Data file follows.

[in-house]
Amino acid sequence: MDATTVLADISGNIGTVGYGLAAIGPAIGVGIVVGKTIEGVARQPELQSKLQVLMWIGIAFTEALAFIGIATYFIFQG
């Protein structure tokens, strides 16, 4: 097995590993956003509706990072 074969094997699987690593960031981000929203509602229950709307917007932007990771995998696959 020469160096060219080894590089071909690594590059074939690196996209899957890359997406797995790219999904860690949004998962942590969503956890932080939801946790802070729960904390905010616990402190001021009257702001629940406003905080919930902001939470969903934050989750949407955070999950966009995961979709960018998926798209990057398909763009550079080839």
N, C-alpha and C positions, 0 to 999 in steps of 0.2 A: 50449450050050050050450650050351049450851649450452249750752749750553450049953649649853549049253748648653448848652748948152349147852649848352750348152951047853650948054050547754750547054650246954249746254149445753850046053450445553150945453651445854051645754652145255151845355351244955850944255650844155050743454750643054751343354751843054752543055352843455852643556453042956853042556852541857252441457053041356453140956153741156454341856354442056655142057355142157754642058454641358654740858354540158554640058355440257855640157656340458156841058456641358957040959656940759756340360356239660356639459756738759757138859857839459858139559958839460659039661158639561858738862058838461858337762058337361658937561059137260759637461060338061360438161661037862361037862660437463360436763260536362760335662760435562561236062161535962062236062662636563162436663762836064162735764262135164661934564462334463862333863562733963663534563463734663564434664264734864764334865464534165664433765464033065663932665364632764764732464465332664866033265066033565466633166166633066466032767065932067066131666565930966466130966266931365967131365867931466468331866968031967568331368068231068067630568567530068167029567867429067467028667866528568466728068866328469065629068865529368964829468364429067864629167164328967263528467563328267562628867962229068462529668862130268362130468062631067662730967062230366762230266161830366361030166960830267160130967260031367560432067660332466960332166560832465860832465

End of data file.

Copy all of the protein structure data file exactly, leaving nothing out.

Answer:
[in-house]
Amino acid sequence: MDATTVLADISGNIGTVGYGLAAIGPAIGVGIVVGKTIEGVARQPELQSKLQVLMWIGIAFTEALAFIGIATYFIFQG
């Protein structure tokens, strides 16, 4: 097995590993956003509706990072 074969094997699987690593960031981000929203509602229950709307917007932007990771995998696959 020469160096060219080894590089071909690594590059074939690196996209899957890359997406797995790219999904860690949004998962942590969503956890932080939801946790802070729960904390905010616990402190001021009257702001629940406003905080919930902001939470969903934050989750949407955070999950966009995961979709960018998926798209990057398909763009550079080839």
N, C-alpha and C positions, 0 to 999 in steps of 0.2 A: 50449450050050050050450650050351049450851649450452249750752749750553450049953649649853549049253748648653448848652748948152349147852649848352750348152951047853650948054050547754750547054650246954249746254149445753850046053450445553150945453651445854051645754652145255151845355351244955850944255650844155050743454750643054751343354751843054752543055352843455852643556453042956853042556852541857252441457053041356453140956153741156454341856354442056655142057355142157754642058454641358654740858354540158554640058355440257855640157656340458156841058456641358957040959656940759756340360356239660356639459756738759757138859857839459858139559958839460659039661158639561858738862058838461858337762058337361658937561059137260759637461060338061360438161661037862361037862660437463360436763260536362760335662760435562561236062161535962062236062662636563162436663762836064162735764262135164661934564462334463862333863562733963663534563463734663564434664264734864764334865464534165664433765464033065663932665364632764764732464465332664866033265066033565466633166166633066466032767065932067066131666565930966466130966266931365967131365867931466468331866968031967568331368068231068067630568567530068167029567867429067467028667866528568466728068866328469065629068865529368964829468364429067864629167164328967263528467563328267562628867962229068462529668862130268362130468062631067662730967062230366762230266161830366361030166960830267160130967260031367560432067660332466960332166560832465860832465